In what is intended to be one of the first big television projects of the new century, ABC is to present an eight-hour miniseries based on the civil rights-era books by Taylor Branch to be broadcast in January and February of 2000.
Susan Lyne, the executive vice president for movies at ABC, said she has closed a deal with Columbia Tri-Star Pictures to bring to network television "Parting the Waters," which won a 1988 Pulitzer Prize for history, and "Pillar of Fire," the second volume in Branch's planned trilogy on the civil rights movement.Columbia had been trying to develop "Parting the Waters" as a movie for nearly a decade, Branch said, and he had "absolutely despaired" of the project's ever coming to fruition because of trouble condensing the enormous amount of material to fit a feature film format.
"As I have been out promoting the second book, I detected there was less resonance of the 1960s," Branch said in a telephone interview. "I saw this history as perishable."
So when the deal was shifted to ABC, he was "extremely gratified," even though, he said, "There are things about a feature film that can be special. The movie `Gandhi' was always our model."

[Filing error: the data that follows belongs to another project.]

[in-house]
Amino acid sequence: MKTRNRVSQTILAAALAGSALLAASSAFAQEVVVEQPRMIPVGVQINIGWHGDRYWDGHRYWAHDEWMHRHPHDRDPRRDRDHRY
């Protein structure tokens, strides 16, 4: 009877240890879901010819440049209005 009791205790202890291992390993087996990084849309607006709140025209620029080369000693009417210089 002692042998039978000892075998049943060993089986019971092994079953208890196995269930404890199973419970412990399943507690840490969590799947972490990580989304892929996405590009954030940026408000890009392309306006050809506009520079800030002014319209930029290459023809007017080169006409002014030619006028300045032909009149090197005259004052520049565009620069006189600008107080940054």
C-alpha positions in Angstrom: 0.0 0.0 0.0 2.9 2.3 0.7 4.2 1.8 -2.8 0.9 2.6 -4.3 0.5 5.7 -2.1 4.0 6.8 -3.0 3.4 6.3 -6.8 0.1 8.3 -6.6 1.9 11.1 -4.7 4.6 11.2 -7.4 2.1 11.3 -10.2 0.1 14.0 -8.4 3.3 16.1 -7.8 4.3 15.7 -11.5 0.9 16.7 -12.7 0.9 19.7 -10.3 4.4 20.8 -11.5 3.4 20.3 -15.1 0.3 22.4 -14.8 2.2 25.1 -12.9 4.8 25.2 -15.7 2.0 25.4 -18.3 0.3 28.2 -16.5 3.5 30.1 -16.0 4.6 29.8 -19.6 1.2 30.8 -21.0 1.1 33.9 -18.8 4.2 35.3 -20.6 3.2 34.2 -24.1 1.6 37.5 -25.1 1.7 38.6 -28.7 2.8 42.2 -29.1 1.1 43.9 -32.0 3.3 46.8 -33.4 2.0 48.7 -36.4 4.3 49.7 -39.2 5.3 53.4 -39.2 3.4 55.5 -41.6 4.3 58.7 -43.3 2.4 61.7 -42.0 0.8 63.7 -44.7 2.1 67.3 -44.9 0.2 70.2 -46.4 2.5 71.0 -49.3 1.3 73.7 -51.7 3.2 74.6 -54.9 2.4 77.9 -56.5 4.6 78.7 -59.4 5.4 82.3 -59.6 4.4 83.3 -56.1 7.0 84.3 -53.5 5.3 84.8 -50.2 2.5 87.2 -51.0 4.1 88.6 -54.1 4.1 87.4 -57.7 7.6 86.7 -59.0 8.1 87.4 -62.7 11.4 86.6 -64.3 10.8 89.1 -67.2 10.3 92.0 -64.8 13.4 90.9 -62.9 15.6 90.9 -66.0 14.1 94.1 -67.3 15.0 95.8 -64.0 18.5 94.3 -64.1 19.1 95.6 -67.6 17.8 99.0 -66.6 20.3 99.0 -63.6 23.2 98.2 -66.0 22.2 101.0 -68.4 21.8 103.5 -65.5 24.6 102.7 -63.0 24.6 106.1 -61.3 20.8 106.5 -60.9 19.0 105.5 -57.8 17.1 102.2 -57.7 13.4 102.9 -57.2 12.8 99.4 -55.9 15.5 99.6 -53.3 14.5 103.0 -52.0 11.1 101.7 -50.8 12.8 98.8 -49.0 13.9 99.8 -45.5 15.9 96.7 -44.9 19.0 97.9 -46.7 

Helen Verno, the executive vice president for movies at Columbia, aware of the problems of adapting the book to film, took the project to Lyne and ABC.
"Telling this as a feature meant cutting it into small pieces," Lyne said. "Now we can tell so many of the dramatic stories that Taylor includes in his books."
Specifically, that will mean capturing many of the stories of lesser-known figures in the civil rights movement that Branch included in his books, though Lyne acknowledged that ABC would cast actors to play familiar historical figures.
"John F. Kennedy, Robert Kennedy, J. Edgar Hoover, and, of course, Martin Luther King - we're looking for actors to play all of them," Lyne said.
Branch said: "I have ideas about the casting. I'm going to try to put my shoulder to the wheel on that without getting in the way."
Branch and Harry Belafonte, who had been developing the material for the movie, will work on the miniseries as producers, Branch said.
"I'm really happy this is going to get on in January of 2000," Branch said. "You can make an awfully good case that this is the freedom story of the 20th century. It's great to be able to tell it at the start of the new century.
"I think it's a peculiarly American freedom story when you can say the oppressors and the victims are both liberated."